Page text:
Safety regulations mean cars have stiffer and stronger shells, tougher more crush-proof greenhouses, and taller belt-lines. (Thanks, Euro pedestrian crash laws.) And of course there's airbags. And mandated TPMS. Not that these things are bad, but they add weight.

(Side note: I drove a Datsun 510 the other day. The view out was AMAZING! The greenhouse pillars are so thin it's like they're not there. Of course, if the car ever rolled over...I think they'd fold like a cheap suit.)

Our gas has been very cheap. This got consumers into the habit of buying gigantic, heavy vehicles. Even at $3.50 a gallon, it's going to be a while before that trend reverses itself.

I am sure a lot of the industry is watching the BRZ/FR-S carefully. If it sells well, more cars like it will follow. If it doesn't sell...more Camrys and Versas for you!
Tuesday, December 27, 2011 7:46 PM
Unfortunately, I think the FR-S will fall flat on its face after the first hot month of sales to enthusiasts. It just isn't very marketable to people who don't understand how fun a light car with a medium amount of power can be. I bet both the TC and Hyundai Genesis Coupe outsell it in the long run.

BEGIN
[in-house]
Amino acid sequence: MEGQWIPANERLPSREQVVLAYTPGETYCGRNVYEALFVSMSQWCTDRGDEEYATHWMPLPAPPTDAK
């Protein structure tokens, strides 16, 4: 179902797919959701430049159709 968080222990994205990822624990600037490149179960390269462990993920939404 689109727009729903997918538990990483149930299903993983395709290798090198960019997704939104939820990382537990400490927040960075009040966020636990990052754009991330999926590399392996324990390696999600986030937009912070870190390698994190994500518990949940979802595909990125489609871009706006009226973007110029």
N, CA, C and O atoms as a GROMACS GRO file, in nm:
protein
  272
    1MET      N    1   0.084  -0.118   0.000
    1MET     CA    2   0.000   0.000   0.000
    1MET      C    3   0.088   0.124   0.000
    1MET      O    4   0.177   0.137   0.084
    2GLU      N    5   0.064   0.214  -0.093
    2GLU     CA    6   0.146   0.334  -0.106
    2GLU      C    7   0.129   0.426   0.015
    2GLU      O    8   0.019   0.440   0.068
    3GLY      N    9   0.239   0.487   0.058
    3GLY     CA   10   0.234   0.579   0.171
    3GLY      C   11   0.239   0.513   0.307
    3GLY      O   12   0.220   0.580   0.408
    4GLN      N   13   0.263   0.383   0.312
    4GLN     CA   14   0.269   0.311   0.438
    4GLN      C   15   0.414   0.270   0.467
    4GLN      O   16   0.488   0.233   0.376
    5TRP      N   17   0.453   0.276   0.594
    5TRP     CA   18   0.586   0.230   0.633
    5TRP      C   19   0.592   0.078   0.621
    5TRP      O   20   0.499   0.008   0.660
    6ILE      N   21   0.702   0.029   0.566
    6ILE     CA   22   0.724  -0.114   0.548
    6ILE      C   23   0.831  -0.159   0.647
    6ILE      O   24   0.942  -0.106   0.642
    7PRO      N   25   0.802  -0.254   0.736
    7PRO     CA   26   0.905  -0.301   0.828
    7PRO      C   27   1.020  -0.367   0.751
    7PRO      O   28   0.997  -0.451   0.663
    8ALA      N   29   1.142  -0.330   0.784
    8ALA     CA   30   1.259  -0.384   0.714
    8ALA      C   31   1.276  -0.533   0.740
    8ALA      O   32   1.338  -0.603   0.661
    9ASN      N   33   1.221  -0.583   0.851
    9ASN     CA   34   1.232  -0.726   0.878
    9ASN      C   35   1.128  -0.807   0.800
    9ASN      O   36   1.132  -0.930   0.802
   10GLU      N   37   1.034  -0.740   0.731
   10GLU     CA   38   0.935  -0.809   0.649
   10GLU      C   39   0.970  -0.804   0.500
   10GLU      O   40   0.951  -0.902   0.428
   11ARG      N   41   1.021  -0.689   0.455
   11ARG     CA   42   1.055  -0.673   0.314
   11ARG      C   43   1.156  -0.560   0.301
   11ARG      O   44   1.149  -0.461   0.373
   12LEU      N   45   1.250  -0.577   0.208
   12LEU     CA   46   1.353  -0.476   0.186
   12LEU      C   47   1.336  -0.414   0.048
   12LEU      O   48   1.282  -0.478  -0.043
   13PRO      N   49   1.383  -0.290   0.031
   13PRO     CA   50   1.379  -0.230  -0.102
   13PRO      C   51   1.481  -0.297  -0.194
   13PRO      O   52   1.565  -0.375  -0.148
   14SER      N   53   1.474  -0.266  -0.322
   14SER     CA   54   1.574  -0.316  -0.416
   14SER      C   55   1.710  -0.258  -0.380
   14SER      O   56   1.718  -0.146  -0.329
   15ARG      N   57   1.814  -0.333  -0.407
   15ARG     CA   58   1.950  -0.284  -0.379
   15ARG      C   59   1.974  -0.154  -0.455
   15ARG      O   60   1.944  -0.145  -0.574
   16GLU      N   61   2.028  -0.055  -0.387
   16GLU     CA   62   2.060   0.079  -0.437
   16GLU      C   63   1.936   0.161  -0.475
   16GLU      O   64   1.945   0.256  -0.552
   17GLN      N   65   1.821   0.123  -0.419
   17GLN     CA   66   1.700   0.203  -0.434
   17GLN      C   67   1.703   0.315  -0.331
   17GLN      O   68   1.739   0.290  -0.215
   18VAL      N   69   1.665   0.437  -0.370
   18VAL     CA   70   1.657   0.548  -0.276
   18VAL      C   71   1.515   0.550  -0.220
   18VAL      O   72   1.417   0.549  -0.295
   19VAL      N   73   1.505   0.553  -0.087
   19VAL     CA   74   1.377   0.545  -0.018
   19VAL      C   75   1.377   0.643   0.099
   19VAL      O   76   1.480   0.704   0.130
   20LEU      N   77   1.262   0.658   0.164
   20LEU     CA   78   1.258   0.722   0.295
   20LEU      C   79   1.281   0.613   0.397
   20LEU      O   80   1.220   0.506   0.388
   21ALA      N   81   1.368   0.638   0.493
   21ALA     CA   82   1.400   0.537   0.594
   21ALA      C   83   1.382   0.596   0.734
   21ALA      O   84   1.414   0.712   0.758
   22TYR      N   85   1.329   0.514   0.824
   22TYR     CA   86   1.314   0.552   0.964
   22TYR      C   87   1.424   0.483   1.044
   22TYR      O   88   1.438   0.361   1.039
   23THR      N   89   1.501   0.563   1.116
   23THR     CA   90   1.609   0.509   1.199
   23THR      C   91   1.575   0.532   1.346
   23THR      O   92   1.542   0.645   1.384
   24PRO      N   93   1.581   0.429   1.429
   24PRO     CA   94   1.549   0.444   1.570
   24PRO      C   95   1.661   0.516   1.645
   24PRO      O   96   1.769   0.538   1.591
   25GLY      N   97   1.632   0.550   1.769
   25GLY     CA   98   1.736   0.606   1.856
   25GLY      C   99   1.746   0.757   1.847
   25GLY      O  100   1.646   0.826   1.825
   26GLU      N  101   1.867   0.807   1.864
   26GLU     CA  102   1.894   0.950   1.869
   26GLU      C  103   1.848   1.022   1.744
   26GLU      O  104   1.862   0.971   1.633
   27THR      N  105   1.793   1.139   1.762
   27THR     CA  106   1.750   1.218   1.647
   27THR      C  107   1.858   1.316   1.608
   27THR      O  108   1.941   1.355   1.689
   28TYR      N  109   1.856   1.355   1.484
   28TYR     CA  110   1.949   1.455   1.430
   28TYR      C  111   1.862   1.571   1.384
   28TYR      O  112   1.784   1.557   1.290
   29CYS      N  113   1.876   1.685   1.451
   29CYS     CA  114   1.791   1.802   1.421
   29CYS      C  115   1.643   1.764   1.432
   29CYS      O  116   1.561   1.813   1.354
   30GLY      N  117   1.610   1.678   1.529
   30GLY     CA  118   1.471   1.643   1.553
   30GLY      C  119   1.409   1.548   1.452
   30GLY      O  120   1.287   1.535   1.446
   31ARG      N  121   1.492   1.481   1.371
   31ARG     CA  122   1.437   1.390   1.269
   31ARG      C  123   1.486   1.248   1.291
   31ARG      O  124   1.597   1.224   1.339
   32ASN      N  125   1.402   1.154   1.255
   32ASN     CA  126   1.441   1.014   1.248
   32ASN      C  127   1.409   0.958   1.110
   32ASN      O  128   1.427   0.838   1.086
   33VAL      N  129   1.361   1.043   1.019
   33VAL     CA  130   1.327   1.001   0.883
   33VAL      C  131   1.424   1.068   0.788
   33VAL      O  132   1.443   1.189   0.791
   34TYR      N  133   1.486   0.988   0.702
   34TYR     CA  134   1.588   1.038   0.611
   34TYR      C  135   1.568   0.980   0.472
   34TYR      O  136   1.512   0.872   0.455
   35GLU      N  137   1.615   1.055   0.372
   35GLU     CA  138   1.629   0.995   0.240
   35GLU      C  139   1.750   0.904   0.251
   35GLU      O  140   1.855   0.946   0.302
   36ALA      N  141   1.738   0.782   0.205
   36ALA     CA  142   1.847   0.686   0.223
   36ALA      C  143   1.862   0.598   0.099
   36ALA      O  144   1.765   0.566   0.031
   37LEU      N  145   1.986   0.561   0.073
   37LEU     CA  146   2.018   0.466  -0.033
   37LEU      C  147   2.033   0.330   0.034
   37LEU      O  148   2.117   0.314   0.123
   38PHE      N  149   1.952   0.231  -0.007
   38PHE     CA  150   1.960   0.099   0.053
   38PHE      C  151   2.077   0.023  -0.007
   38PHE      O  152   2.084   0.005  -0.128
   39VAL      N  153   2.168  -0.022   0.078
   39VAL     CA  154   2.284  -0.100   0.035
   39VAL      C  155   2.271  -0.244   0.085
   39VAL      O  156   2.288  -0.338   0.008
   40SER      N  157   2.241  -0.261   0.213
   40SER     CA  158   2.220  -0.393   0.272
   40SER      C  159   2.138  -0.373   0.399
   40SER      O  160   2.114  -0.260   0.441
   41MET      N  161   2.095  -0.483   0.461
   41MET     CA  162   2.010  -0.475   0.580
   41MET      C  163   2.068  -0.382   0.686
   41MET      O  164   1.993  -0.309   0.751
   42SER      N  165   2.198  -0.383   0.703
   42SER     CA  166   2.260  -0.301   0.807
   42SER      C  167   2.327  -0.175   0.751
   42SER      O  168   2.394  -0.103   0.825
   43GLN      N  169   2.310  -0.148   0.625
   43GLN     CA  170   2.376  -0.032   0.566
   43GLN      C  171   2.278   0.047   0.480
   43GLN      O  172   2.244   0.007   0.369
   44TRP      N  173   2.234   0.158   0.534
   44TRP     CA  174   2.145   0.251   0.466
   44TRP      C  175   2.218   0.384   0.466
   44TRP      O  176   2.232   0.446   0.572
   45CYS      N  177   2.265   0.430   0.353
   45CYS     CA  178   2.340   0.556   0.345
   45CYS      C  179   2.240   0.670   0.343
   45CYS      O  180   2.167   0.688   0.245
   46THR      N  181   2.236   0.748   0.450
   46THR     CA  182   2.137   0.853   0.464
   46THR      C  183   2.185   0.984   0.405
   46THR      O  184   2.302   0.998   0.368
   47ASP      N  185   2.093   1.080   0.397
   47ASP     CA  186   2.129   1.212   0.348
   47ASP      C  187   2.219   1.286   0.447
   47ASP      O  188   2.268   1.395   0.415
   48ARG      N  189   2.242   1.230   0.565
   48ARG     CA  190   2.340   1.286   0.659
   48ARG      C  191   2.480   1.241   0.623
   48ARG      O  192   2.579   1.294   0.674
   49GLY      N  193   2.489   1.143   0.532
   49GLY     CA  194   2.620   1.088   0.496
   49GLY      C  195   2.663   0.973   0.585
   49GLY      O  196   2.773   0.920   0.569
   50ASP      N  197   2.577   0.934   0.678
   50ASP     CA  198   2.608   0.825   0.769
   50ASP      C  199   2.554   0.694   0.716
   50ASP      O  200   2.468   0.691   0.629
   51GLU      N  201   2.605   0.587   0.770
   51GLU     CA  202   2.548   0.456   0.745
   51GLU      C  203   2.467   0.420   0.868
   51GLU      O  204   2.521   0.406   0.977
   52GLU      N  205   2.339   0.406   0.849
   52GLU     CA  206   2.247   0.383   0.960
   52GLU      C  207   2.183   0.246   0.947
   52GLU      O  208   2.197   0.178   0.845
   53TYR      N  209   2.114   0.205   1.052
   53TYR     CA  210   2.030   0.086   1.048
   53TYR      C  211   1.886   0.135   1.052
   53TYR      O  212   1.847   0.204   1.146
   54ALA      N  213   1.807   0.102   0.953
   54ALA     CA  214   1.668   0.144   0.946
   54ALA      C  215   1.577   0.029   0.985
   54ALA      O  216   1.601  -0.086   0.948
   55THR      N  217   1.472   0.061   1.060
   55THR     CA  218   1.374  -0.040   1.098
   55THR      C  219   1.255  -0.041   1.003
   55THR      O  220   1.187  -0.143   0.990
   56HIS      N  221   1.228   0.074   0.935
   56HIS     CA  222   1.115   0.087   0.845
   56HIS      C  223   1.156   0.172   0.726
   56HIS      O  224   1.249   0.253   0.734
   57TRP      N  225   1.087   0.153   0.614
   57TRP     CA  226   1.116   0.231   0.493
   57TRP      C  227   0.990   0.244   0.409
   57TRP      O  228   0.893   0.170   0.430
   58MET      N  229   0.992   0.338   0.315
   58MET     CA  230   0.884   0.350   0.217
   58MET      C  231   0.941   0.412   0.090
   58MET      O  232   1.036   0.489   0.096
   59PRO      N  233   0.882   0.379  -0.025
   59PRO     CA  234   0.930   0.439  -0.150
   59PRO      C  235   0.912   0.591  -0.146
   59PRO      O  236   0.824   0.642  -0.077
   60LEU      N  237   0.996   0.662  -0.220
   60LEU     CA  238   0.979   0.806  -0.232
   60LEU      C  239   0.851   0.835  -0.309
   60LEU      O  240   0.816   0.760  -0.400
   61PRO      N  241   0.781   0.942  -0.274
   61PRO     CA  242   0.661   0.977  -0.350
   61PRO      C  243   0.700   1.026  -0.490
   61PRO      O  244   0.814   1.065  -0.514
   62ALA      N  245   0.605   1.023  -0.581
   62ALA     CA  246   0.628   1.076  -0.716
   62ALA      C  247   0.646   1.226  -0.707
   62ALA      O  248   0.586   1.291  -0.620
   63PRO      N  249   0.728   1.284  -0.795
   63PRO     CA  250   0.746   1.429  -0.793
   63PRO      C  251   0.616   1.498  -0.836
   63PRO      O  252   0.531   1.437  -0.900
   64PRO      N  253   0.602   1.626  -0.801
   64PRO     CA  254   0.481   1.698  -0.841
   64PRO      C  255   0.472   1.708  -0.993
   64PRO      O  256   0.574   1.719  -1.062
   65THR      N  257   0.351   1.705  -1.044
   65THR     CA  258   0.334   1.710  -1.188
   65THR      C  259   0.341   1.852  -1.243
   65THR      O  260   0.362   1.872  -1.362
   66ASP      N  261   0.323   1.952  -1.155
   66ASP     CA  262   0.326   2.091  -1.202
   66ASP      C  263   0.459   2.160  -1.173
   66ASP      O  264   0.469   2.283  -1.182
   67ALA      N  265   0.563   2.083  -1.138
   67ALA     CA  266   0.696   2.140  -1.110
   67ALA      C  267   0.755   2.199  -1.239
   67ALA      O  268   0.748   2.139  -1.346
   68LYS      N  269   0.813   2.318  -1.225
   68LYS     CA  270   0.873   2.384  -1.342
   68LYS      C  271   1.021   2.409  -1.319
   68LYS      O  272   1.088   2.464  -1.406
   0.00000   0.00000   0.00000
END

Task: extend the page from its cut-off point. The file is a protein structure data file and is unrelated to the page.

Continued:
Tuesday, December 27, 2011 8:00 PM
I think destrux makes a very good point. A lot of people buy cars that make them look cool. A few years ago, big SUVs were trendy. Today it's eco cars. The Scion brand is proof positive of that attitude. All of the cars they have sold thus far have been scene cars that look sporty and fast, but in reality aren't all that great. There is more style than substance and most of the people that buy those cars don't care. That said, I am trying to get my dad to look at a new tC. It's very roomy, but small, and has a lot of great features. Hopefully it drives well.